Emma Watson will forever be our brainy, kickass Gryffindor, but now she has a new title: role model. Since she punched Tom Felton’s Draco Malfoy in the nose, we knew she was destined for great things. Now she’s starting her own Goodreads book club and refusing to wear corsets. Not to mention she also has a strong position with the HeForShe campaign to fight against sexism and is even a Goodwill Ambassador for the United Nations.
Yeah, she is quite the woman! Sadly, it took a lot of nerve and determination (something Gryffindors have in spades) to get to where she is today. Back in 2015, Watson spoke out against the “rampant” sexism in Hollywood. Even after proving you can be an amazing and successful actress and still go back for your college degree to graduate from Brown University in 2014, Watson chose to focus her efforts “on global gender equality and specifically targets men in becoming better advocates.”
In a 2015 interview with The Guardian, Watson used her own experiences on set to highlight the Hollywood gender gap.
“I have experienced sexism in that I have been directed by male directors 17 times and only twice by women. Of the producers I’ve worked with 13 have been male and only one has been a woman. But I am lucky: I have always insisted on being treated equally and have generally won that equality. Most of the problems I have encountered have been in the media, where I have been treated so incredibly differently from my male co-stars. I think my work with the UN has probably made me even more aware of the problems. I went out for a work dinner recently. It was 7 men … and me.”
In fact, 99% of women working in Hollywood (film, television, even behind the scenes) have experienced some type of sexism. From blatantly disregarding what a woman has to say to putting her words in the mouth of a man or just talking over her because male words are more important — sexism comes in all shapes and sizes.
USC’s Annenberg School for Communications and Journalism studied the numbers in 2014 and found that “women accounted for a measly 1.9% of directors who created the top 100 grossing films” of that year.
While that number has gone up since then, there is more to do and more that can be done inside and outside the star-studded streets of Hollywood.
“While the economics are encouraging, long‐term solutions and further monitoring are required,” USC’s report reads. “Only with sustained effort and change can Hollywood move from an industry of inequality to one of inclusion.”
In November 2016, Mila Kunis wrote a “scathing” letter to Hollywood at large. In it, she claimed exactly what Watson and other amazing actresses and female directors have been telling us for years: Hollywood sexism is still alive and well, and we need to do something about it.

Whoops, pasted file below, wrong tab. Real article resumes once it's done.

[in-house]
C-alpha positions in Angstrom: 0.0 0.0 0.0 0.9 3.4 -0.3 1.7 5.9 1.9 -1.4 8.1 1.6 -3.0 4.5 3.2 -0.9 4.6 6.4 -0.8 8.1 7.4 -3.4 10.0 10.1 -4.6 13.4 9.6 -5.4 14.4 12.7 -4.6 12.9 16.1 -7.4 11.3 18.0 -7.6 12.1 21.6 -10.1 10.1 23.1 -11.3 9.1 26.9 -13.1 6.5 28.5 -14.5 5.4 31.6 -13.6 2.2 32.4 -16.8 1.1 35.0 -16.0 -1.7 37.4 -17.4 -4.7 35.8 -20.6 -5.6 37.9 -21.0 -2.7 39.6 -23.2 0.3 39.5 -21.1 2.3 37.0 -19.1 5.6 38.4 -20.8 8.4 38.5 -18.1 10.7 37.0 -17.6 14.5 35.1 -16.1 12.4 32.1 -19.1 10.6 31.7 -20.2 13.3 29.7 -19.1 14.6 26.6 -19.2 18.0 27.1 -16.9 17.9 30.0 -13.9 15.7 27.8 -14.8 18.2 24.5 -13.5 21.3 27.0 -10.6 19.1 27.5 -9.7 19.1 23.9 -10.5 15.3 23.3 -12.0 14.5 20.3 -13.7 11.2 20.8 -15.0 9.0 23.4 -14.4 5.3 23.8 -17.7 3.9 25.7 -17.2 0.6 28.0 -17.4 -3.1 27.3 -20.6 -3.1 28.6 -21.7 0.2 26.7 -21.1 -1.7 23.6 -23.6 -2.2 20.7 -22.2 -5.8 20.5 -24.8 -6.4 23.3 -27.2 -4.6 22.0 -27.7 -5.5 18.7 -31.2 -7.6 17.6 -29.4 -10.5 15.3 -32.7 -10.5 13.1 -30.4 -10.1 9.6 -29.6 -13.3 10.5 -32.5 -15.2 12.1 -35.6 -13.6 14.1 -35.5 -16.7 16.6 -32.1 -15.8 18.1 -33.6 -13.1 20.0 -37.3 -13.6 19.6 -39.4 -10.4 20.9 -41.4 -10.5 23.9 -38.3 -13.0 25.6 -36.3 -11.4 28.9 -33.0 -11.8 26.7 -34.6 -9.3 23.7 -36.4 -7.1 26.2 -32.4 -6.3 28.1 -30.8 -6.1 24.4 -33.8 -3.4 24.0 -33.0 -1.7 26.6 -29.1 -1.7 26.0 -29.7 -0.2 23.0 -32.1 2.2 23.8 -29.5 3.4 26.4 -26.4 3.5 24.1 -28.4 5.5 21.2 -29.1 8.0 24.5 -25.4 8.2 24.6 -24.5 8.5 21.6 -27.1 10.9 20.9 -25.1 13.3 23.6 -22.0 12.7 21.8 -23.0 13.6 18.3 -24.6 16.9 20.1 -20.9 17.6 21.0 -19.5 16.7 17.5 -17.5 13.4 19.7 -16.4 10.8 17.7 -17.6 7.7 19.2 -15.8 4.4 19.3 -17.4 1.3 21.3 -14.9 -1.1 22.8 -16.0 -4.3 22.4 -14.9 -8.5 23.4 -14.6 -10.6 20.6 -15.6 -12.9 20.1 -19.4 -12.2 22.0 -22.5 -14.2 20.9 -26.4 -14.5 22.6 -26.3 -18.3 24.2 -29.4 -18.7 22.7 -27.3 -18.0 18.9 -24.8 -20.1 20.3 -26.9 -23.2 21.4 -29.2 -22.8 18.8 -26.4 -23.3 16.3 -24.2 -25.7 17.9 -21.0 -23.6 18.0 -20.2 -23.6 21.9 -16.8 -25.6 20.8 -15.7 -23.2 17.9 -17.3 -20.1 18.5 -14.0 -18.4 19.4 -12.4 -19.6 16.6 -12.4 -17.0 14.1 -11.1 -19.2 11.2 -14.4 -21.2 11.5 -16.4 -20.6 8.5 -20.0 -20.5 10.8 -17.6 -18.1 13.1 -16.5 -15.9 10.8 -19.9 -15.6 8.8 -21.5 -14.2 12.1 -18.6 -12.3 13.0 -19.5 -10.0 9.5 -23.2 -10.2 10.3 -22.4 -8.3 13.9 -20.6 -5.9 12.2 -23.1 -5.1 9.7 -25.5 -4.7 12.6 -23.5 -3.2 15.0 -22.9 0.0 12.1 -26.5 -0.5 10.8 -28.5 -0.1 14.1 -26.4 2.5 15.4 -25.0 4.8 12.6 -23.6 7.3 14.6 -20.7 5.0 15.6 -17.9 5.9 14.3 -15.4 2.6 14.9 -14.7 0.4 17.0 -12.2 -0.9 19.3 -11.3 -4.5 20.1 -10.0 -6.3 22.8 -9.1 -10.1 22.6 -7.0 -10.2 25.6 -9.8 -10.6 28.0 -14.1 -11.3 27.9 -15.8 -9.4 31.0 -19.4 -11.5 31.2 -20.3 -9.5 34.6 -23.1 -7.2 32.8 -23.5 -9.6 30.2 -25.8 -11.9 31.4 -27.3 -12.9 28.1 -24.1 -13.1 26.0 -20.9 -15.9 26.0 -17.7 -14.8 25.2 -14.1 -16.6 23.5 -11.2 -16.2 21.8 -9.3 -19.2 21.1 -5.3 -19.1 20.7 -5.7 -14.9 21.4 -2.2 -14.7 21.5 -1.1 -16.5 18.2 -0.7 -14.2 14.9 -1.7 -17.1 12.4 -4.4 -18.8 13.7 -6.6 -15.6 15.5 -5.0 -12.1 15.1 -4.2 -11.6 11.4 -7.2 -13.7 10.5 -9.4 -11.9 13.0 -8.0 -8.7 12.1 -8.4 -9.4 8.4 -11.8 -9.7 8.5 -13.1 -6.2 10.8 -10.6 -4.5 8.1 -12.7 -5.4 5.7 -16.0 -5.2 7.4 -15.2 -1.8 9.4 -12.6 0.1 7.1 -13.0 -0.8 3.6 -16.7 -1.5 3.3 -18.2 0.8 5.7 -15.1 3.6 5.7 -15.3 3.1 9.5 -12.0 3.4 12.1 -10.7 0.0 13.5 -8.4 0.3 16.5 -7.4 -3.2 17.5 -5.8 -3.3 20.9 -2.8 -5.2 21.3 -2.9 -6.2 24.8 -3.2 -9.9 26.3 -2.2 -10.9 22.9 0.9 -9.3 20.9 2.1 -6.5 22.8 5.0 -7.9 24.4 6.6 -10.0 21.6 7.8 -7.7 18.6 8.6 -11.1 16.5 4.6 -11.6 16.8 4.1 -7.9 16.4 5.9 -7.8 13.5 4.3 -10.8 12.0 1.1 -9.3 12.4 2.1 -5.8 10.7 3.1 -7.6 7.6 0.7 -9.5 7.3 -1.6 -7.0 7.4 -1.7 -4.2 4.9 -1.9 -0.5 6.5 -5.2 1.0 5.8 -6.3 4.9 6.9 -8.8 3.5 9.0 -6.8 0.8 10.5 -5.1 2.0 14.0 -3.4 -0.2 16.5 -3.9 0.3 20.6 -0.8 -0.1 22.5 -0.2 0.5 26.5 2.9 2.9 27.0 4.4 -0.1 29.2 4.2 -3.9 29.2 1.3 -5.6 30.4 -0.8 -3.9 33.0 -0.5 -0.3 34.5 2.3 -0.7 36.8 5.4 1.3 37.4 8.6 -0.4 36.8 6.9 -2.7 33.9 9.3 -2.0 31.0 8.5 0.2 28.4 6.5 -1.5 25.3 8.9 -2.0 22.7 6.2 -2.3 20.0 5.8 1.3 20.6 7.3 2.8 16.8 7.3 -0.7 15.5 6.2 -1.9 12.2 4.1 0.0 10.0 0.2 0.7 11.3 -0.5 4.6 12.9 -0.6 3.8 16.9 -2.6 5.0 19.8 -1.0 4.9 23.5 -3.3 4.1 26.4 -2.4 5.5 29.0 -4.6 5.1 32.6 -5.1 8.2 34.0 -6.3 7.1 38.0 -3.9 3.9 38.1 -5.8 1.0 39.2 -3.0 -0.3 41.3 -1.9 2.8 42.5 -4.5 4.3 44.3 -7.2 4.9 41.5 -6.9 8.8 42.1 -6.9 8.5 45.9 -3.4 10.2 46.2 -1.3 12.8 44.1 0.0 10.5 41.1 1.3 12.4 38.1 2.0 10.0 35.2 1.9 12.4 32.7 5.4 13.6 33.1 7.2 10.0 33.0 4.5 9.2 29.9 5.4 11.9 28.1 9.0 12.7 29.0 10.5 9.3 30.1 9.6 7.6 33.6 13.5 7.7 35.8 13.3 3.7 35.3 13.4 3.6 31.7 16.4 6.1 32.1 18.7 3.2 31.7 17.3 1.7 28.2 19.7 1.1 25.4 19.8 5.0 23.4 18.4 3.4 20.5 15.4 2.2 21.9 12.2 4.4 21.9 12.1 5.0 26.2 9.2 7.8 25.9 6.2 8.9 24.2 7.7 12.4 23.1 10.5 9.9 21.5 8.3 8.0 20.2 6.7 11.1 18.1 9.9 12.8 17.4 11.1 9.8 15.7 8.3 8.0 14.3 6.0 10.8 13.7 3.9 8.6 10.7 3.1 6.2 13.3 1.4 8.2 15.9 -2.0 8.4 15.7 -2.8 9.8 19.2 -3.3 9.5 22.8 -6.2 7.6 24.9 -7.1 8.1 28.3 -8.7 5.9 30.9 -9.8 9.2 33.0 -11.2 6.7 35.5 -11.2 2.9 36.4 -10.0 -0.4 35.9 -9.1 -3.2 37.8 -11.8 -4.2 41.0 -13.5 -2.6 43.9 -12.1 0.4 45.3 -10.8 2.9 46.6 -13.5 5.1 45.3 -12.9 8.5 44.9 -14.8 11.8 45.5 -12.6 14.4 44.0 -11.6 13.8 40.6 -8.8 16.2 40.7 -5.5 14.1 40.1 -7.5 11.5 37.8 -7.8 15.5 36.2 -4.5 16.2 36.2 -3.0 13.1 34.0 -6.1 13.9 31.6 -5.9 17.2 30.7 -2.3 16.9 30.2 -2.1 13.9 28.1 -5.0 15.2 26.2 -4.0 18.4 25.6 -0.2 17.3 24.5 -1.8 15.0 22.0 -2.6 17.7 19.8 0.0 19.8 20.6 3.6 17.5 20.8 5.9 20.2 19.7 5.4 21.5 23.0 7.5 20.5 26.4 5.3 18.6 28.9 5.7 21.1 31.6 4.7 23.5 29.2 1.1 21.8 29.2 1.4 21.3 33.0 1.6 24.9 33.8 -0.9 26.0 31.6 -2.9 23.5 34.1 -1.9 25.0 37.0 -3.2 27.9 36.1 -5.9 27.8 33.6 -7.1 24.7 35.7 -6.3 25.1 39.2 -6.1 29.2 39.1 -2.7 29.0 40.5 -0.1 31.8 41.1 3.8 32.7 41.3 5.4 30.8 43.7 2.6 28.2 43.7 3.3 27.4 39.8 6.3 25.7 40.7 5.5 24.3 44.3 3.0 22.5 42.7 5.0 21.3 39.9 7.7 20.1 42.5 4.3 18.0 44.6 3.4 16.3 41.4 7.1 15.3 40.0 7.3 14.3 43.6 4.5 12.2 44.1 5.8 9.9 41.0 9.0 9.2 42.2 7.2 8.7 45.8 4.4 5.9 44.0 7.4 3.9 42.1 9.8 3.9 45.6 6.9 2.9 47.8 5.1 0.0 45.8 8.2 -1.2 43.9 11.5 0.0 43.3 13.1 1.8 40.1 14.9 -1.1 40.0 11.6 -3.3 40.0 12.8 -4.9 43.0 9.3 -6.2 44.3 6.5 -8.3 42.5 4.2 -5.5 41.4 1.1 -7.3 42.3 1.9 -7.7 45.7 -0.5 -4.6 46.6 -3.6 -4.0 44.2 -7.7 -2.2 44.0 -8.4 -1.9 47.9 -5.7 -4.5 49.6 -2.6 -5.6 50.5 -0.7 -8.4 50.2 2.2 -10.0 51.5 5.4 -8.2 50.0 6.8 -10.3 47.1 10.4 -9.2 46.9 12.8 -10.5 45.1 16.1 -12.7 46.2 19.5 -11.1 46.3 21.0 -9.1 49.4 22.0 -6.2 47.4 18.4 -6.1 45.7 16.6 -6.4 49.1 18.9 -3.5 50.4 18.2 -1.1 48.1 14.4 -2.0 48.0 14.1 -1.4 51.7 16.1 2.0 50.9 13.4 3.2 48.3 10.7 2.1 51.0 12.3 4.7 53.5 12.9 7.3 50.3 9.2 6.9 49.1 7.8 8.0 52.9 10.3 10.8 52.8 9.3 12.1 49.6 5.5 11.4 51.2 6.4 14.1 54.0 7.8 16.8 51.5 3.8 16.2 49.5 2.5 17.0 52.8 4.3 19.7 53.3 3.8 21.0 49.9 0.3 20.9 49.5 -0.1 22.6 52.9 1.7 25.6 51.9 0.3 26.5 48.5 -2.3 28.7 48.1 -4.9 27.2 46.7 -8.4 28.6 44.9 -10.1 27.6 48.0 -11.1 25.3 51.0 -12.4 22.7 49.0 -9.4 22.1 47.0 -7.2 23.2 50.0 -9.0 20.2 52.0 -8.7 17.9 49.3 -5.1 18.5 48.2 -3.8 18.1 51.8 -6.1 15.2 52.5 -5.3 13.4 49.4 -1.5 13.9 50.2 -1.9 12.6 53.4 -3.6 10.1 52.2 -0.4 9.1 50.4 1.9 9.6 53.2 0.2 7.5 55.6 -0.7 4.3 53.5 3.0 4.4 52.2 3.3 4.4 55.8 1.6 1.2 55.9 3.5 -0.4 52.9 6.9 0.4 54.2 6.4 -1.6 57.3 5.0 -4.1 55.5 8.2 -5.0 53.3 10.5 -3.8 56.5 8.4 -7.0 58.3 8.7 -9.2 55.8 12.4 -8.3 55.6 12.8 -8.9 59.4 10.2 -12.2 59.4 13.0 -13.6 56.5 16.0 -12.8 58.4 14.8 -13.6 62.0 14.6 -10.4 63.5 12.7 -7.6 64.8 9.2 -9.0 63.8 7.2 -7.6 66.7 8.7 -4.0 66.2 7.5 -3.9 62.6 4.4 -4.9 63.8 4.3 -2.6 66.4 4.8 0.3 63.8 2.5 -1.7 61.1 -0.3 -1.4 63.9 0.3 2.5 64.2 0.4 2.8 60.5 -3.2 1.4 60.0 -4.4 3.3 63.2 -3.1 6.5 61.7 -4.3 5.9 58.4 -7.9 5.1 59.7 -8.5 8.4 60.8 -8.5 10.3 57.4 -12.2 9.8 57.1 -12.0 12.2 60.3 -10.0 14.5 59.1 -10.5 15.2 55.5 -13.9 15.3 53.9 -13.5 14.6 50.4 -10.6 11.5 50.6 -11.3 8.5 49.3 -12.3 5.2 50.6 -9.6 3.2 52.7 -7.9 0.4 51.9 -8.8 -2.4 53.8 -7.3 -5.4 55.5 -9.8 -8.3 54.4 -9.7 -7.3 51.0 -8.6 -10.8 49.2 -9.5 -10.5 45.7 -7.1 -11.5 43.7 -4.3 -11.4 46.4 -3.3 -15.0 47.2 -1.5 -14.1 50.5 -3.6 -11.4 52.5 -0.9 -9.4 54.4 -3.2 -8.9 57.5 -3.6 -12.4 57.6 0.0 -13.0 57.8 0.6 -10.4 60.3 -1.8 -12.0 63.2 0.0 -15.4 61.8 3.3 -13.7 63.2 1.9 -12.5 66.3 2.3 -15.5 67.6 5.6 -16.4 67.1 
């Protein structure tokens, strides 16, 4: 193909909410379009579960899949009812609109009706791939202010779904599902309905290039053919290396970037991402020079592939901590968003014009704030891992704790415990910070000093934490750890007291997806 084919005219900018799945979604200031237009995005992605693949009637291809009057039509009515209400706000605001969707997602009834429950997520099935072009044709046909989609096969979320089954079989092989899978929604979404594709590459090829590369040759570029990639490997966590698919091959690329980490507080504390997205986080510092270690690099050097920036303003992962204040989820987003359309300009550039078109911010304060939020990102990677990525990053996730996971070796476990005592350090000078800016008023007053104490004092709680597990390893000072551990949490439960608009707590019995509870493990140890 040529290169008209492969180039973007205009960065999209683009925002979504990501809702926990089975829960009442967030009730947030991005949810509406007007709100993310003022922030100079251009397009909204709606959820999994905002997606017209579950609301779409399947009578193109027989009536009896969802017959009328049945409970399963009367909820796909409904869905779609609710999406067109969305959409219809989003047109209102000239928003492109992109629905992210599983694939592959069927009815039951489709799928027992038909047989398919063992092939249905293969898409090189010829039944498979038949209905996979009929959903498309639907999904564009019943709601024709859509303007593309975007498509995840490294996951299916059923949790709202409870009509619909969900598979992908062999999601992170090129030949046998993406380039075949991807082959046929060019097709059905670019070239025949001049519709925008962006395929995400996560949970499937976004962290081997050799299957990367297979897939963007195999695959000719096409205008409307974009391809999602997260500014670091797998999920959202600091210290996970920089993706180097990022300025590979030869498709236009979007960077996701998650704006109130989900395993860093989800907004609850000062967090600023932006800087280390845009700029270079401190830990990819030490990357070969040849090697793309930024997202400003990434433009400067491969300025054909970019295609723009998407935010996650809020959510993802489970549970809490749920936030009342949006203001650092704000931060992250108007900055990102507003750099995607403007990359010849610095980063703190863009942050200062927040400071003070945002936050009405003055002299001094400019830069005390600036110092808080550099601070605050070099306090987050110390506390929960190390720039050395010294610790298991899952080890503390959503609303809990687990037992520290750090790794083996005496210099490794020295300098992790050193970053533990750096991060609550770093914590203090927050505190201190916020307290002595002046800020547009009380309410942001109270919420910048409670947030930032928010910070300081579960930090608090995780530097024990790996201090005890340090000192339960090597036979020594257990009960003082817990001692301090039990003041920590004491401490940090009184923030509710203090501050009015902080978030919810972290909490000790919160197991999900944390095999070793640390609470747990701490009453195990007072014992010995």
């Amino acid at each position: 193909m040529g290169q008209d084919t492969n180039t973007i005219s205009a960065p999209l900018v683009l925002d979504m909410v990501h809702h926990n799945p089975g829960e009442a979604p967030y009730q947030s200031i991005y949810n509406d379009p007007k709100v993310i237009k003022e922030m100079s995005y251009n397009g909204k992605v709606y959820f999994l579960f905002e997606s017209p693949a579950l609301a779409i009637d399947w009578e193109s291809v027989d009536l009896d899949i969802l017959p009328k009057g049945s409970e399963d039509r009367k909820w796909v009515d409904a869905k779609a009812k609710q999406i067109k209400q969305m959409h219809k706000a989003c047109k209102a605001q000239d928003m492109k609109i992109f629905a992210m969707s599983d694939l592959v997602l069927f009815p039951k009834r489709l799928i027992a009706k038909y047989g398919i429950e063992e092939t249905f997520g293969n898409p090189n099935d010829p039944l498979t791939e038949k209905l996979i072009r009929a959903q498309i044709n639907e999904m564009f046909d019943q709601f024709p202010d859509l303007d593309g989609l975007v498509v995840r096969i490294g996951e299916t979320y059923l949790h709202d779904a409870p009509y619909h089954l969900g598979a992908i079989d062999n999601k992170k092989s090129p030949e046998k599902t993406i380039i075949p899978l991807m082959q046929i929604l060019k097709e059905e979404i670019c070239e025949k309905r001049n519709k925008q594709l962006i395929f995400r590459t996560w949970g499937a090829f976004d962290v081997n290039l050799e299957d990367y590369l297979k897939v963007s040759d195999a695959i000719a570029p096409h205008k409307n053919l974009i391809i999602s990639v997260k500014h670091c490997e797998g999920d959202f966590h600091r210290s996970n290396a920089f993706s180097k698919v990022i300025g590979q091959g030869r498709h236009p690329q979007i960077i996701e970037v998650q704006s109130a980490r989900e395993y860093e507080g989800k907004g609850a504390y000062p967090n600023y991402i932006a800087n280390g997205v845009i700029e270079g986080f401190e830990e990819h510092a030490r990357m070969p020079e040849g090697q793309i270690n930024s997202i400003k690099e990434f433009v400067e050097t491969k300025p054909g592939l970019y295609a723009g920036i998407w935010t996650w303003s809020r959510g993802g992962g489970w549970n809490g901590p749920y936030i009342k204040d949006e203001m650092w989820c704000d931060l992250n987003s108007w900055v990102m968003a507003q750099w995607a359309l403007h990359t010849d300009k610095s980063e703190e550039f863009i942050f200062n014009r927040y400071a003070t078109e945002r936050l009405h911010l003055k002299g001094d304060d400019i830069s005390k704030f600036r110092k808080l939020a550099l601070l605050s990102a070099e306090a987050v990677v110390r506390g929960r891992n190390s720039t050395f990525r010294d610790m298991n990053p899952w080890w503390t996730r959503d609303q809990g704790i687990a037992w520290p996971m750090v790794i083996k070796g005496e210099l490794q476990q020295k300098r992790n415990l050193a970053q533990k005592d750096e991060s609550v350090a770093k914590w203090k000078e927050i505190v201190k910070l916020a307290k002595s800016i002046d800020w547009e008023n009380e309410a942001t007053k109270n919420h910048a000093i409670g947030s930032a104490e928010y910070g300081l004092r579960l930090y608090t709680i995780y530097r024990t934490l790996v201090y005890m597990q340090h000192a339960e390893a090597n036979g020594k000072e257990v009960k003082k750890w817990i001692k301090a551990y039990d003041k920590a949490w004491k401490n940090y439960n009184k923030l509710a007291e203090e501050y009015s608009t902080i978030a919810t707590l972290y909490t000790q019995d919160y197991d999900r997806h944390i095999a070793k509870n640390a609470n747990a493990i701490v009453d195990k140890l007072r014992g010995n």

Kunis described a conversation she had with a producer who wanted her to pose partially nude on the cover of a men’s magazine. If she didn’t promote the film this way, she said, the producer would make sure she would “never work in this town again.” Absolutely livid, she refused, and “the world didn’t end.”
“What this producer may never realize is that he spoke aloud the exact fear every woman feels when confronted with gender bias in the workplace,” Kunis wrote.
A more recent study by the Geena Davis Institute on Gender in Media found that actresses still get paid less than their male counterparts. Female actors are also three times as likely to appear in nude scenes than men, “get fewer roles, especially as they age, and the parts they do get have fewer speaking lines.”
Cate Blanchet told the New York Times she has learned to push back when asked to do topless or nude scenes. She said, “Women need to empower themselves and claim even a character that’s written in a clichéd way.”
Maggie Gyllenhaal voiced her concerns about ageism and sexism on the big screen. At age 37, she was “made to feel too old” to play the lover of a 55-year-old man.
“I was told recently I was too old to play the lover of a man who was 55. It was astonishing to me,” she told The Wrap. “It made me feel bad, and then it made me feel angry, and then it made me laugh.”
Kunis’ letter and Watson’s continued advocacy for gender equality stand with the thousands of women objectified by Hollywood’s camera. As Kunis wrote, they are “part of creating an environment where there is the opportunity for growth,” and that growth begins with creating a safe space where male and female actors can do their jobs without being in constant battle.
But sexism does not stop at the Hollywood border. It is alive and well all over the world, something Kunis addressed in her letter and Watson continues to express in her speeches and calls for change.
“If this is happening to me, it is happening more aggressively to women everywhere,” Kunis wrote. “I am fortunate that I have reached a place that I can stop compromising and stand my ground, without fearing how I will put food on my table. I am also fortunate that I have the platform to talk about this experience in the hope of bringing one more voice to the conversation so that women in the workplace feel a little less alone and more able to push back for themselves.”
It happens behind the scenes of television shows, movies, theaters. It happens at the workplace, on the subway, on the playground. Sexism happens everywhere, and we cannot leave it up to those with influence to stop it.
Emma Watson and Mila Kunis are powerful allies, and, while they may be backed by a strong, united multitude of Hollywood actresses, we must take their example to our own neighborhoods, our own workplaces. We must speak up for ourselves and lead by example so that, when we are gone, the next generation can use the platform we have built and keep climbing.
Until, at last equality, becomes more than just a goal.
It becomes reality.